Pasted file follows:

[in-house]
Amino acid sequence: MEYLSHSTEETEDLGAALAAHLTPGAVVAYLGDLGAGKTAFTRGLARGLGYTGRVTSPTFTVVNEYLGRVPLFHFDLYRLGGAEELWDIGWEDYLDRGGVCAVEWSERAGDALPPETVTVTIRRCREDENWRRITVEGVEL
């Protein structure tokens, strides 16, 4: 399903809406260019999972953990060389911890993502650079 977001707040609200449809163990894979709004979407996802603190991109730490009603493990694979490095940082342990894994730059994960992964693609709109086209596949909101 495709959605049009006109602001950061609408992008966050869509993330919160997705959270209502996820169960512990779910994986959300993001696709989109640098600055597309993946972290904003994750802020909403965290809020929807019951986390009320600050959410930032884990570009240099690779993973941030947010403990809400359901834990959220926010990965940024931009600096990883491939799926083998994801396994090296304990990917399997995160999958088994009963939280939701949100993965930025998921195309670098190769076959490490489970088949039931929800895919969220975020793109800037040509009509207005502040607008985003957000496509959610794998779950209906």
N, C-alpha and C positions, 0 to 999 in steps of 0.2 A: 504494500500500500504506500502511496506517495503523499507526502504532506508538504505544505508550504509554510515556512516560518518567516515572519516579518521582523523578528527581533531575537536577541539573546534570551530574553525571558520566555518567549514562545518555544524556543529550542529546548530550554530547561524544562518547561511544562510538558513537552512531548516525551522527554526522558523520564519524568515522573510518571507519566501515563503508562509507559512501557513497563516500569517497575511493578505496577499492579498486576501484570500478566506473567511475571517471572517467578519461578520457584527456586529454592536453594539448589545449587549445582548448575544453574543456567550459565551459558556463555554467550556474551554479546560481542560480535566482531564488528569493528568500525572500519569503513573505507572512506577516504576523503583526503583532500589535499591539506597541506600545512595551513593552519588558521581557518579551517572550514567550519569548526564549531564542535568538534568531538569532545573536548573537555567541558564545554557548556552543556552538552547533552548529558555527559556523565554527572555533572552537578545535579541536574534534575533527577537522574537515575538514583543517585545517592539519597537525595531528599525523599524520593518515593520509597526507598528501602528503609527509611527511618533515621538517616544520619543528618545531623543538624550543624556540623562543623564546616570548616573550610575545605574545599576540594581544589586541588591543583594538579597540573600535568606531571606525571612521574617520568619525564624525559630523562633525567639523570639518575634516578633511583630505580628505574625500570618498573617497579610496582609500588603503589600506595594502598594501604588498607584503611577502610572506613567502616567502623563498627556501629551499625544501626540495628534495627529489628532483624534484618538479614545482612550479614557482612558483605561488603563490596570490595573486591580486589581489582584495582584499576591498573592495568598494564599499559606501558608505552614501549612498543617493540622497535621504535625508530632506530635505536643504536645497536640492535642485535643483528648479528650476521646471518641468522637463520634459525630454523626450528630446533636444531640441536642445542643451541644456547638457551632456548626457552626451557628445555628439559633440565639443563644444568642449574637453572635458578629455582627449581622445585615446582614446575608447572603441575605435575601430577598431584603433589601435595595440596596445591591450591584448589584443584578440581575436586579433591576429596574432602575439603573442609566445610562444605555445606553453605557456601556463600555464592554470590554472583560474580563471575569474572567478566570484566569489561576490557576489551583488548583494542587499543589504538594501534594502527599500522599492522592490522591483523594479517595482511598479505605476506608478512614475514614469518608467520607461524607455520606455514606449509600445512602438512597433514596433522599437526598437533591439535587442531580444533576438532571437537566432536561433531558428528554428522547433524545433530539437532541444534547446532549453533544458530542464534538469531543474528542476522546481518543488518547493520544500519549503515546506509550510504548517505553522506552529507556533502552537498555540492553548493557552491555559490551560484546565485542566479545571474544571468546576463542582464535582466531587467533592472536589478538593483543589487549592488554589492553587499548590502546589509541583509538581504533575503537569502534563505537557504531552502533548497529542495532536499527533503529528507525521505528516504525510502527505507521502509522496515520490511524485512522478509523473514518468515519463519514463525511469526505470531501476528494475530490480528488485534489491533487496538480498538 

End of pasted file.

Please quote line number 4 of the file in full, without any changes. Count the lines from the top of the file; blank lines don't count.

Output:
N, C-alpha and C positions, 0 to 999 in steps of 0.2 A: 504494500500500500504506500502511496506517495503523499507526502504532506508538504505544505508550504509554510515556512516560518518567516515572519516579518521582523523578528527581533531575537536577541539573546534570551530574553525571558520566555518567549514562545518555544524556543529550542529546548530550554530547561524544562518547561511544562510538558513537552512531548516525551522527554526522558523520564519524568515522573510518571507519566501515563503508562509507559512501557513497563516500569517497575511493578505496577499492579498486576501484570500478566506473567511475571517471572517467578519461578520457584527456586529454592536453594539448589545449587549445582548448575544453574543456567550459565551459558556463555554467550556474551554479546560481542560480535566482531564488528569493528568500525572500519569503513573505507572512506577516504576523503583526503583532500589535499591539506597541506600545512595551513593552519588558521581557518579551517572550514567550519569548526564549531564542535568538534568531538569532545573536548573537555567541558564545554557548556552543556552538552547533552548529558555527559556523565554527572555533572552537578545535579541536574534534575533527577537522574537515575538514583543517585545517592539519597537525595531528599525523599524520593518515593520509597526507598528501602528503609527509611527511618533515621538517616544520619543528618545531623543538624550543624556540623562543623564546616570548616573550610575545605574545599576540594581544589586541588591543583594538579597540573600535568606531571606525571612521574617520568619525564624525559630523562633525567639523570639518575634516578633511583630505580628505574625500570618498573617497579610496582609500588603503589600506595594502598594501604588498607584503611577502610572506613567502616567502623563498627556501629551499625544501626540495628534495627529489628532483624534484618538479614545482612550479614557482612558483605561488603563490596570490595573486591580486589581489582584495582584499576591498573592495568598494564599499559606501558608505552614501549612498543617493540622497535621504535625508530632506530635505536643504536645497536640492535642485535643483528648479528650476521646471518641468522637463520634459525630454523626450528630446533636444531640441536642445542643451541644456547638457551632456548626457552626451557628445555628439559633440565639443563644444568642449574637453572635458578629455582627449581622445585615446582614446575608447572603441575605435575601430577598431584603433589601435595595440596596445591591450591584448589584443584578440581575436586579433591576429596574432602575439603573442609566445610562444605555445606553453605557456601556463600555464592554470590554472583560474580563471575569474572567478566570484566569489561576490557576489551583488548583494542587499543589504538594501534594502527599500522599492522592490522591483523594479517595482511598479505605476506608478512614475514614469518608467520607461524607455520606455514606449509600445512602438512597433514596433522599437526598437533591439535587442531580444533576438532571437537566432536561433531558428528554428522547433524545433530539437532541444534547446532549453533544458530542464534538469531543474528542476522546481518543488518547493520544500519549503515546506509550510504548517505553522506552529507556533502552537498555540492553548493557552491555559490551560484546565485542566479545571474544571468546576463542582464535582466531587467533592472536589478538593483543589487549592488554589492553587499548590502546589509541583509538581504533575503537569502534563505537557504531552502533548497529542495532536499527533503529528507525521505528516504525510502527505507521502509522496515520490511524485512522478509523473514518468515519463519514463525511469526505470531501476528494475530490480528488485534489491533487496538480498538 